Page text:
The 2nd FIBRE Conference (May 12-15, 2014) kicked off with a Big Bang on a sunny morning in May. More than 120 forest industry students attended the Student Workshop where they were asked which character they most identify with on the hit TV show the Big Bang Theory. It was an interesting exercise that prompted students to realize that who they are now, will likely change in the next five years and that they must be flexible as their career paths change. The Where are the Jobs? session included eight talks from varying perspectives including from the public realm (Cascades), private corporations (NORAM), a start-up (Lignol Innovations), academic positions (PPC’s James Olson talks on becoming a Professor at UBC), patent law (Smart & Biggar), knowledge translation (Carex Canada) and research (FPInnovations). Each speaker offered information and tips that will help students accelerate their careers after graduation. Following their presentations, the expert speakers met with small groups of students in six-minute intervals to receive questions and offer more advice on how to conquer the job market. Later in the Workshop students also received tips on networking from Judy Thomson and Gayle Hallgren-Rezac from the Shepa Learning Company, how to present yourself both in person and in presentations from Emily Cranston, Assistant Professor from McMaster University, and heard from recently hired graduates who conquered the job market. Day one wrapped up at the Welcoming Reception organized by the FIBRE Networks and sponsored by FPAC.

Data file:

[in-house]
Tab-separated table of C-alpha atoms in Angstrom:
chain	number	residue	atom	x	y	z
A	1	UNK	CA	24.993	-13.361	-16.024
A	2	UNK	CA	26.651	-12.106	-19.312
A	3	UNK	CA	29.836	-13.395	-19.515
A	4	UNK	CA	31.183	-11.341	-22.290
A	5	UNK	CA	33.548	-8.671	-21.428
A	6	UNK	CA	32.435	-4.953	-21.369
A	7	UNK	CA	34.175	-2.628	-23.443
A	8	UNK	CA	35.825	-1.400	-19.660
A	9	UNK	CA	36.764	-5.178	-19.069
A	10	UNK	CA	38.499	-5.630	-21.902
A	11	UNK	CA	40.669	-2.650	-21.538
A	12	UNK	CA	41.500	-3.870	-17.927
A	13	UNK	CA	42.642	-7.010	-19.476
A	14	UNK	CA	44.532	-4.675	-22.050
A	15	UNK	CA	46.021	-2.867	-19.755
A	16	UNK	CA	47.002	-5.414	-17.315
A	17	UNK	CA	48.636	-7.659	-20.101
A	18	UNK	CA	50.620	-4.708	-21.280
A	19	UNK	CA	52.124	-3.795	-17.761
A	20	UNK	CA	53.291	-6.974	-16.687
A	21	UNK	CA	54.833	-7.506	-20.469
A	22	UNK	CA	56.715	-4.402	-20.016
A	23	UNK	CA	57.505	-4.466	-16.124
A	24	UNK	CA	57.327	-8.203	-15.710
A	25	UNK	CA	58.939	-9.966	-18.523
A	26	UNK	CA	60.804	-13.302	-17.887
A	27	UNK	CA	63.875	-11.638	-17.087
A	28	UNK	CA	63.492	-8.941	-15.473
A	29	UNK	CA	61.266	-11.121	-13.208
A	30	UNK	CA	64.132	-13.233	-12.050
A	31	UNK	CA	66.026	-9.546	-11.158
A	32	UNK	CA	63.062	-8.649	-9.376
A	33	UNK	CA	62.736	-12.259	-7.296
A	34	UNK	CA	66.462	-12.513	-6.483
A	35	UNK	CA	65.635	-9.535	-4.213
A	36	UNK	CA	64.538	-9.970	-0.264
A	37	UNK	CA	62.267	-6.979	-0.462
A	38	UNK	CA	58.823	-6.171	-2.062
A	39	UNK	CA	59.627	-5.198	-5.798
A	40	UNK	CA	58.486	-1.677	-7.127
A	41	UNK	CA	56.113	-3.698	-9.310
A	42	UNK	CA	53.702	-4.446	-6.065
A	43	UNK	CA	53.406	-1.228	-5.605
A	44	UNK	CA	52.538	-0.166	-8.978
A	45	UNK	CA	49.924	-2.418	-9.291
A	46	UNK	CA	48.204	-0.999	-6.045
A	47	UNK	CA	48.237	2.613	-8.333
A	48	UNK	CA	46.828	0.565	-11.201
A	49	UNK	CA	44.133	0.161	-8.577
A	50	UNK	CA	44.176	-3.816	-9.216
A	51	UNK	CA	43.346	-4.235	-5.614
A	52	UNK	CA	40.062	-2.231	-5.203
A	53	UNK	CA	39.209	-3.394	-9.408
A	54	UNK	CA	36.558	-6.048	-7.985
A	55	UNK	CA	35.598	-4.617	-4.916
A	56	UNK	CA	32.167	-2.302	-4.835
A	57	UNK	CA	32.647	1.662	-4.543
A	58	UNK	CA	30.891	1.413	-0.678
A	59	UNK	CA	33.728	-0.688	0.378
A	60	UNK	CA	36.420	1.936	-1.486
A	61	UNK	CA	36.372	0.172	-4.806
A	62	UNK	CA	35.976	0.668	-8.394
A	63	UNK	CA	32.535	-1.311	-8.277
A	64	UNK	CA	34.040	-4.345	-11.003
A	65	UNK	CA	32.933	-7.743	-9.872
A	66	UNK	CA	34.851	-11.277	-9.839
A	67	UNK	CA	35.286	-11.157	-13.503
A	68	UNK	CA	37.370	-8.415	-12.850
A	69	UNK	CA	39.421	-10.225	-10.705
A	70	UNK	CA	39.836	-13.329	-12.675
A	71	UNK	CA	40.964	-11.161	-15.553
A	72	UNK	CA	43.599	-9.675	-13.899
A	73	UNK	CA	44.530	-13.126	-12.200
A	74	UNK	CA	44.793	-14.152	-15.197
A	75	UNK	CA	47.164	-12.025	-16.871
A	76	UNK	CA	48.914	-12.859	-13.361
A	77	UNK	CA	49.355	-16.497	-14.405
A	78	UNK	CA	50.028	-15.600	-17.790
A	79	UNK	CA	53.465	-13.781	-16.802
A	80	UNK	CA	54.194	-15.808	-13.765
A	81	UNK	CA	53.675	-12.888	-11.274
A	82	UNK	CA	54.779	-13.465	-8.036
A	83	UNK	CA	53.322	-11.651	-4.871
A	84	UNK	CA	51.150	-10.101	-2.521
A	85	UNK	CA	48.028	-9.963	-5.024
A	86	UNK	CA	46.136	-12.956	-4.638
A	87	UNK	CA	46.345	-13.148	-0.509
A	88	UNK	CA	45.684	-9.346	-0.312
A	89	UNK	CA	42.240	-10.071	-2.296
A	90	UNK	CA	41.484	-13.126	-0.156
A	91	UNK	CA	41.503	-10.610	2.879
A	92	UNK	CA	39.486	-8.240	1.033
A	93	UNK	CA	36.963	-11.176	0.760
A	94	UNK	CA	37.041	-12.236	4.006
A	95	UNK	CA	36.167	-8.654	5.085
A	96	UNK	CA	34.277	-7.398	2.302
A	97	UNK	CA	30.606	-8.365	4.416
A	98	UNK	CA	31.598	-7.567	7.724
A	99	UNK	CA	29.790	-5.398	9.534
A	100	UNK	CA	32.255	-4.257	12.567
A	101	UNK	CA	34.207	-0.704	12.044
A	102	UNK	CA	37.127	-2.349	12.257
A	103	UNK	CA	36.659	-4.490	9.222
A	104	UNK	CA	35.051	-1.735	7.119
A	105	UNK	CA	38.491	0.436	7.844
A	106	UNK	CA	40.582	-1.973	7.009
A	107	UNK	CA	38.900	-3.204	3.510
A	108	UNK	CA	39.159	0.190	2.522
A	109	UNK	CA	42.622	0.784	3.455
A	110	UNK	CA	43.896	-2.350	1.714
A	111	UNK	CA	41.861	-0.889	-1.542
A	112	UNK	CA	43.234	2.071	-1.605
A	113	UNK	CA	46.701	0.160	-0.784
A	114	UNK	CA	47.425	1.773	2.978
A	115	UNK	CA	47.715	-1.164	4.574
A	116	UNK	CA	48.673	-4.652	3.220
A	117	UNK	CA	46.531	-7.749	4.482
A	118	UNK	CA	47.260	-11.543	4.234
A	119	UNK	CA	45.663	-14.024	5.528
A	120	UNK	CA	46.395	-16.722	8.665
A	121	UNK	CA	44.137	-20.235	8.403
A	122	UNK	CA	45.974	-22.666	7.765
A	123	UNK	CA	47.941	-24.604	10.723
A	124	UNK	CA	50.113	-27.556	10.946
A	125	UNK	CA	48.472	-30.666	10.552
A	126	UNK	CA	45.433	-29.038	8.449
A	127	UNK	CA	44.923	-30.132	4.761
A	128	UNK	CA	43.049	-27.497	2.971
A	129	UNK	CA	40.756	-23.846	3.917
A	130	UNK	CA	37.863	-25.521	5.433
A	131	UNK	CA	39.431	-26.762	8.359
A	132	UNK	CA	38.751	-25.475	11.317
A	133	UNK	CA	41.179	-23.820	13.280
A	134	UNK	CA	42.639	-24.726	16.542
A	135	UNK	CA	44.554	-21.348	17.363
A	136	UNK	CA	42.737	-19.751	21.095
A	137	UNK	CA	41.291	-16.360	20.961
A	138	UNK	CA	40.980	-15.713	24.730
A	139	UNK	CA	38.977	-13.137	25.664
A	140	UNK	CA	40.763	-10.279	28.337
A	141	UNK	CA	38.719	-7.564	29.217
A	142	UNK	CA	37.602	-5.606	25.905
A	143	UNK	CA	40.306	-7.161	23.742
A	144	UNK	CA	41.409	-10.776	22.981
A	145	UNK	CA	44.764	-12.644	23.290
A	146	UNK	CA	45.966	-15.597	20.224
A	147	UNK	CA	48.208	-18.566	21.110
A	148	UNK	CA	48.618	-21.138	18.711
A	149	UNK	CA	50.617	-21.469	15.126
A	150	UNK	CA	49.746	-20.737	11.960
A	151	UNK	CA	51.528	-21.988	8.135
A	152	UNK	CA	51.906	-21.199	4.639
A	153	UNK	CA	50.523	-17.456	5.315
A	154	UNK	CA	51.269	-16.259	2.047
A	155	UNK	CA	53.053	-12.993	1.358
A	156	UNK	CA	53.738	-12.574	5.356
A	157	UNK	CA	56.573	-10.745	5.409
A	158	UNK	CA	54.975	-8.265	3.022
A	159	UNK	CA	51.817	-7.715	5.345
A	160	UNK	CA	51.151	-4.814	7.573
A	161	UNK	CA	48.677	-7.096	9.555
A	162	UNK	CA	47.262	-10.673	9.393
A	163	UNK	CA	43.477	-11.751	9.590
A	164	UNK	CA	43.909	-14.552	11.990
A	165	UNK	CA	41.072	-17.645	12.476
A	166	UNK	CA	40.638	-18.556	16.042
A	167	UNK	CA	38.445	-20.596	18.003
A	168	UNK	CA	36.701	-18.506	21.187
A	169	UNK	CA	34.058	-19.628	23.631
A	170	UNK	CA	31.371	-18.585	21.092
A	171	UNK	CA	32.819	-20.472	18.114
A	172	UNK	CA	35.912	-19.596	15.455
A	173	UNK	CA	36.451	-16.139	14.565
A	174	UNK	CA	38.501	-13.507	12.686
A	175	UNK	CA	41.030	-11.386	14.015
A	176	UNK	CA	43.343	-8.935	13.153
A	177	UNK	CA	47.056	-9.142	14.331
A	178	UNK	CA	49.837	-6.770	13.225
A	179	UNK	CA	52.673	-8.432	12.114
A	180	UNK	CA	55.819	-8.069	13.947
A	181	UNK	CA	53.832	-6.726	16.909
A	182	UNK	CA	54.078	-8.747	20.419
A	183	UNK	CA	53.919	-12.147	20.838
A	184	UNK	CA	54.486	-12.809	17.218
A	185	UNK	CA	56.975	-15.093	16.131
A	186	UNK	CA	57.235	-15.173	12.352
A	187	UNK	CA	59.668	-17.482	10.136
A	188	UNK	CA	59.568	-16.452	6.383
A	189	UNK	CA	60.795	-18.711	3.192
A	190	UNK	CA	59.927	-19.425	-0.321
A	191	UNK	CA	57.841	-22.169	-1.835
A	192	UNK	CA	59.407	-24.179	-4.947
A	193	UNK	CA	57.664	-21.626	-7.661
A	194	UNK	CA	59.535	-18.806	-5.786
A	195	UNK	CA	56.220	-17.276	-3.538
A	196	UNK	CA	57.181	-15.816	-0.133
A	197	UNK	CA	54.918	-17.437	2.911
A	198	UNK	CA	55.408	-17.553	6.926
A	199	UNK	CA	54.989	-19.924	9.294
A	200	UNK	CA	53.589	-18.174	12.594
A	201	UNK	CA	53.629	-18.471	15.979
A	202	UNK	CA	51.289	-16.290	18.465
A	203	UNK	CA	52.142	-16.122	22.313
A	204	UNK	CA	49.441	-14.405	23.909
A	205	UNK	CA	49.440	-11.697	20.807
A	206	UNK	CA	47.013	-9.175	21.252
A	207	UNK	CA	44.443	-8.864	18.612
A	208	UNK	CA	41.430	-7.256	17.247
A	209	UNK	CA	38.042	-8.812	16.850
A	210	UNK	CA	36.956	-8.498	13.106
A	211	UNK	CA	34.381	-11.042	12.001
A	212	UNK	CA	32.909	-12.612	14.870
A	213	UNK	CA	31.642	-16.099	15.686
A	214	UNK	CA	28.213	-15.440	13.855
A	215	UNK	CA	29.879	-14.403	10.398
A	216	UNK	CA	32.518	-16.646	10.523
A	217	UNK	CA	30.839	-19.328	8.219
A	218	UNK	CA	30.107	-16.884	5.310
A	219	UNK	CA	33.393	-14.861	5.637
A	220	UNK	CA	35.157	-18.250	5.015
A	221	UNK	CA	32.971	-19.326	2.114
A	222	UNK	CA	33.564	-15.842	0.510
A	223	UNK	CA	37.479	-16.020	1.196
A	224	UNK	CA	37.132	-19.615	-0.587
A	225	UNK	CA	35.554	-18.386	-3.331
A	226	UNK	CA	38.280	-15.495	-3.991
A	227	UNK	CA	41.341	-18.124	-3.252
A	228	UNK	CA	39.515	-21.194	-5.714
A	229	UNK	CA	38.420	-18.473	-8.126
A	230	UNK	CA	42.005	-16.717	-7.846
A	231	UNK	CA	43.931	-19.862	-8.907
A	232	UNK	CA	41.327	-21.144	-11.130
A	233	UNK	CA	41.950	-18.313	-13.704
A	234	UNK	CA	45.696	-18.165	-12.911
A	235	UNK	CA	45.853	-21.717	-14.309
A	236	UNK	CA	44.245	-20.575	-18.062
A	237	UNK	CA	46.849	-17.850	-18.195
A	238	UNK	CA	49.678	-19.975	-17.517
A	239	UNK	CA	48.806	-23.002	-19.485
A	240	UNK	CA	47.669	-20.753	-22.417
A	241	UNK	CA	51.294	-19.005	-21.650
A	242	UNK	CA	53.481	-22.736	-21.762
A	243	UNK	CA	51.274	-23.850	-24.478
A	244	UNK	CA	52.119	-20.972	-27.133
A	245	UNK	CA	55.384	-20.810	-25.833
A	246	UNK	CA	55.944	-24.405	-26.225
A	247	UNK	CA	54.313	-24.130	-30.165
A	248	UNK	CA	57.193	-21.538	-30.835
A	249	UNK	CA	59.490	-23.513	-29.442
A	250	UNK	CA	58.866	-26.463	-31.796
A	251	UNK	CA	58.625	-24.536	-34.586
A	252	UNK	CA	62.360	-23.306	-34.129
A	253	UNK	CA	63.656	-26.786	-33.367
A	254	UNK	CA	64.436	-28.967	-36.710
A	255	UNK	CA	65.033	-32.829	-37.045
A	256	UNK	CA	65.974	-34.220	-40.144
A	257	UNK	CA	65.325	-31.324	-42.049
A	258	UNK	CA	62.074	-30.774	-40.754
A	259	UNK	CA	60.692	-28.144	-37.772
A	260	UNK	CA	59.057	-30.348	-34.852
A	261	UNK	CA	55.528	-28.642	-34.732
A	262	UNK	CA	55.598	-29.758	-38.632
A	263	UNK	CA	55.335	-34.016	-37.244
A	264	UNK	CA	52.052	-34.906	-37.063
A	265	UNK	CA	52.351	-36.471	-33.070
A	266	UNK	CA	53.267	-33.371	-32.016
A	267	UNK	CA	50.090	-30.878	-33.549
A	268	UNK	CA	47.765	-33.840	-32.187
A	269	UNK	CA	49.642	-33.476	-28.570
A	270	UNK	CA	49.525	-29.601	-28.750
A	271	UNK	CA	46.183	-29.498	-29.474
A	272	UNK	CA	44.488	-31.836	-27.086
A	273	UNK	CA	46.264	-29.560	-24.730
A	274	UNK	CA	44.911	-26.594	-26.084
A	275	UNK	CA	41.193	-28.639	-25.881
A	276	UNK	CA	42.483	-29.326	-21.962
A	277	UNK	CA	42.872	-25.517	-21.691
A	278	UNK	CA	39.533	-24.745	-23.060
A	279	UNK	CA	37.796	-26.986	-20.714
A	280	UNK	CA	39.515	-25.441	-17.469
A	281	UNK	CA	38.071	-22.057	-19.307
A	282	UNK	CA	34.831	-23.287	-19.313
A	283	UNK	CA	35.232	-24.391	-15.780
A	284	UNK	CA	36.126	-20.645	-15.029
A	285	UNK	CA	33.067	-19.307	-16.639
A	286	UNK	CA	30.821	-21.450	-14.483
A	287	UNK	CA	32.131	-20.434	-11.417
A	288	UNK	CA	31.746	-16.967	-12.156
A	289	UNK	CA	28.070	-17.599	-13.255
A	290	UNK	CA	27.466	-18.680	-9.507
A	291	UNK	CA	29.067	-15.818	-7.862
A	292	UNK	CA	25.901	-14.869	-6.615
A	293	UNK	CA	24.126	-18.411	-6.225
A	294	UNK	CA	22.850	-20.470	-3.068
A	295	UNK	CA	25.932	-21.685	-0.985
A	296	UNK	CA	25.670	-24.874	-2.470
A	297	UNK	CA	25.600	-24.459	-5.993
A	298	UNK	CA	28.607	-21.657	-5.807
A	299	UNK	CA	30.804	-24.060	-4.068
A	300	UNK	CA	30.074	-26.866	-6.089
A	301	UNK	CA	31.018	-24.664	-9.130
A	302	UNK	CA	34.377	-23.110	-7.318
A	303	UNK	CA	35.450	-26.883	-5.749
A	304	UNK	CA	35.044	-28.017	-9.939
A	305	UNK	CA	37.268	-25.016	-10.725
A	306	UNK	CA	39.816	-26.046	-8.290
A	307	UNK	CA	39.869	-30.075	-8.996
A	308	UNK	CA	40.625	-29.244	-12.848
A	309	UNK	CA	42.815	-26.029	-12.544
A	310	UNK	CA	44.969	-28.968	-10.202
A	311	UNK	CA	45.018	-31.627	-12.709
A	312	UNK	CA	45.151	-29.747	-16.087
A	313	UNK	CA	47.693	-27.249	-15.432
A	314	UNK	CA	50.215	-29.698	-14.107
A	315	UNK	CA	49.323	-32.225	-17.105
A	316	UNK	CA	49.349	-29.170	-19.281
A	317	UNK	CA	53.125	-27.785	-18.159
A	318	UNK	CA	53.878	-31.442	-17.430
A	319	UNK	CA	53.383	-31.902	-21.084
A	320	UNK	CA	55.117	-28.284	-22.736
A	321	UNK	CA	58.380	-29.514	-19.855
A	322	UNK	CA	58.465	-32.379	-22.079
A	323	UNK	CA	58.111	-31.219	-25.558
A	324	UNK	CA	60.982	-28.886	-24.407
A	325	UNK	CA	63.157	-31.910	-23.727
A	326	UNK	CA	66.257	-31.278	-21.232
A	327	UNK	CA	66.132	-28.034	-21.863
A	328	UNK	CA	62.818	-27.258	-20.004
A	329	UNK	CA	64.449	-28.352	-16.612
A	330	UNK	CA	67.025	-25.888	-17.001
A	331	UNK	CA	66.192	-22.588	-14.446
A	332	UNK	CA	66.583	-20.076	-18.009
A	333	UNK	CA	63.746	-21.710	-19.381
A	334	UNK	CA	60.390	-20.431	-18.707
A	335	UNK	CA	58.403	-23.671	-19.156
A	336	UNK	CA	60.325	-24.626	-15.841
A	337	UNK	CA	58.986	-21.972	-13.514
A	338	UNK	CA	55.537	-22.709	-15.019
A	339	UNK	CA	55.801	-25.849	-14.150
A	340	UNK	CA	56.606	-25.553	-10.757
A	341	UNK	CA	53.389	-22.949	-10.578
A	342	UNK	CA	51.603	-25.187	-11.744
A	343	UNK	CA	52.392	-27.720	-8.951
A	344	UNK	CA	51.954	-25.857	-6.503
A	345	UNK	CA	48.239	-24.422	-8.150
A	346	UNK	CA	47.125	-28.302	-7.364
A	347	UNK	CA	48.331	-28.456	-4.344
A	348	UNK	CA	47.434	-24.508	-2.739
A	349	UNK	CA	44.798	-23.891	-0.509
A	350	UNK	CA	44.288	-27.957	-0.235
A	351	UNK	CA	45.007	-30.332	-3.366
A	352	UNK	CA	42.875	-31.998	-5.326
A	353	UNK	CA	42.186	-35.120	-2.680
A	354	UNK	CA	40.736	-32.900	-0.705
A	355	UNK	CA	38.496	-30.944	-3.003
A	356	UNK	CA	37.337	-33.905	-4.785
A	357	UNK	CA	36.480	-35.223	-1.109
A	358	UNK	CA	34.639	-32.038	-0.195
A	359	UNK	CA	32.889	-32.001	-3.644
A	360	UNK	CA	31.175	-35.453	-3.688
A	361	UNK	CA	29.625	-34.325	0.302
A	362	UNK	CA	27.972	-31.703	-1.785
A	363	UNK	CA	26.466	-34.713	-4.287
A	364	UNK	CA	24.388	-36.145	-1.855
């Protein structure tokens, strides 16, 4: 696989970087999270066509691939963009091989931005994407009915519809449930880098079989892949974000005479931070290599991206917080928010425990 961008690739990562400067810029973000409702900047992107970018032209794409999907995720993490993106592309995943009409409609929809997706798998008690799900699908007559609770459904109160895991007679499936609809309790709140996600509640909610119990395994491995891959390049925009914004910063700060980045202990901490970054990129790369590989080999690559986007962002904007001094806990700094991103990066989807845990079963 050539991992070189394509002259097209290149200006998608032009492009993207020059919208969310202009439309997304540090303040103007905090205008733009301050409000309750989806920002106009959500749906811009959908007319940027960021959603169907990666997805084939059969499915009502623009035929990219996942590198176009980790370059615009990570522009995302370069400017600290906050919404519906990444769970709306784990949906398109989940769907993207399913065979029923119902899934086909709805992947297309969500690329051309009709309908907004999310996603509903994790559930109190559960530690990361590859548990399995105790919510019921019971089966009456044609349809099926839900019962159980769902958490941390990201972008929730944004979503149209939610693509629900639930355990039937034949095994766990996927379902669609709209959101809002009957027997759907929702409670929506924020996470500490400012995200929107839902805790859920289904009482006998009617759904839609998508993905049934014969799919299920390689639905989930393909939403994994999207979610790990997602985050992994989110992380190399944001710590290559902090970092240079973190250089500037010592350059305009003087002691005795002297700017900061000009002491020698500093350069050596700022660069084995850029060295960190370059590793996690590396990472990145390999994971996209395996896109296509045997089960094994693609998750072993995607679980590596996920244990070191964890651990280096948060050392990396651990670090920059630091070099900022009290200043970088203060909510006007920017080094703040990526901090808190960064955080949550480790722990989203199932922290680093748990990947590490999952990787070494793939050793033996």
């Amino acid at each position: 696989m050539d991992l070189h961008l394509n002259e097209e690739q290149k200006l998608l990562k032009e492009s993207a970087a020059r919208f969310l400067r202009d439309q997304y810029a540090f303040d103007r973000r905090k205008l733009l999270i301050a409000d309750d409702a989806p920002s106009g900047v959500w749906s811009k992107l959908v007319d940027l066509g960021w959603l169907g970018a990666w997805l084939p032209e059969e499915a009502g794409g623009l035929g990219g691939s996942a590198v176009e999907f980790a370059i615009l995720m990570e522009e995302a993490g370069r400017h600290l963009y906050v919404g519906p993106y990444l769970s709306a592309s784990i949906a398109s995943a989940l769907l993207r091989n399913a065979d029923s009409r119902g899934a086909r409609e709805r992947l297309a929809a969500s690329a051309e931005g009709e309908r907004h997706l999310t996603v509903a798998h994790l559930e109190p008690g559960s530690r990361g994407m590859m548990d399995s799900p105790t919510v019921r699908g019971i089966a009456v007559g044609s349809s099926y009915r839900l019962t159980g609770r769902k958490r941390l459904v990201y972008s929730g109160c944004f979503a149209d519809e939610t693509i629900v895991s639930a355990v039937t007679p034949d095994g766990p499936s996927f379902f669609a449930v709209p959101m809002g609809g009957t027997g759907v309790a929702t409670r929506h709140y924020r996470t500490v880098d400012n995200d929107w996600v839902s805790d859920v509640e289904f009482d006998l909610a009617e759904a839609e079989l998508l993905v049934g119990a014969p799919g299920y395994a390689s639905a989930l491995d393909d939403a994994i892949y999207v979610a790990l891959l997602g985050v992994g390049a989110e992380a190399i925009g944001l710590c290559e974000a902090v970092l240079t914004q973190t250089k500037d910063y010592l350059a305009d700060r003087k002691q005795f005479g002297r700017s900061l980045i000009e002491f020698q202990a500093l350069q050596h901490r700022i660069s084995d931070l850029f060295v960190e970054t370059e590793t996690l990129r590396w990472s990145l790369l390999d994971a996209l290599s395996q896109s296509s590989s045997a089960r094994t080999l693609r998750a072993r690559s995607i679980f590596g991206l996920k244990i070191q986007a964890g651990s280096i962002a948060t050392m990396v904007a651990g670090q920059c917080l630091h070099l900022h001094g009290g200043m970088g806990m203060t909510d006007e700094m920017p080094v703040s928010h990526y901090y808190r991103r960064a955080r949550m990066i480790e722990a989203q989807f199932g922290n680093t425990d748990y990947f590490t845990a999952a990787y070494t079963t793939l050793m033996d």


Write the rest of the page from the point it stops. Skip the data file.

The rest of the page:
The second day started with a welcome address by Theo van de Ven, Chair of FIBRE. He reminds us that FIBRE remains one of the largest university-led forestry research networks in the world, and that this collaborative dynamic between university, industry and decision makers is what makes it a success. The keynote speaker of the day was Elizabeth Dowdeswell, President and CEO of the Council of Canadian Academies on “Finding Common Ground: Enlightened Leadership for Global and Local Challenges”, and echoed what Mr. van de Ven spoke about.
The Council of Canadian Academies is an independent, not-for-profit organization that supports independent, authoritative, and evidence-based expert assessments that inform public policy developments. Ms. Dowdeswell emphasized the need for an understanding of building close linkages between scientific and technological development and decision makers from the public and private sectors. She says “we must decide how we harness science and technology for the betterment of society”. Ms. Dwondeswell also reinforced the idea of ‘interdisciplinary’, quite fitting for FIBRE as the goal of the network is building synergies between research groups across Canada’s forest innovation system. Mr Regnier of Paper Advance writes “for Ms. Dowdeswell this is also the path to sustainability – an interdisciplinary concept by nature.” Ms. Dowdeswell presented her organizations’ suggestions regarding the position of industrial research & development in Canada: forestry related industrial research, although not considered to be one of the country’s strength, is undoubtedly an economic one. The morning session concluded with a riveting panel discussion on the “Importance of FIBRE in the Innovation System – looking back and looking forward”. You can read about that <here>.
The afternoon session focused on the numerous FIBRE success stories. It was fitting to have Dr. Theo van de Ven as session chair of the talks that highlighted the successes and milestones of the eight FIBRE networks. There are too many to mention, but you can read about them <here>.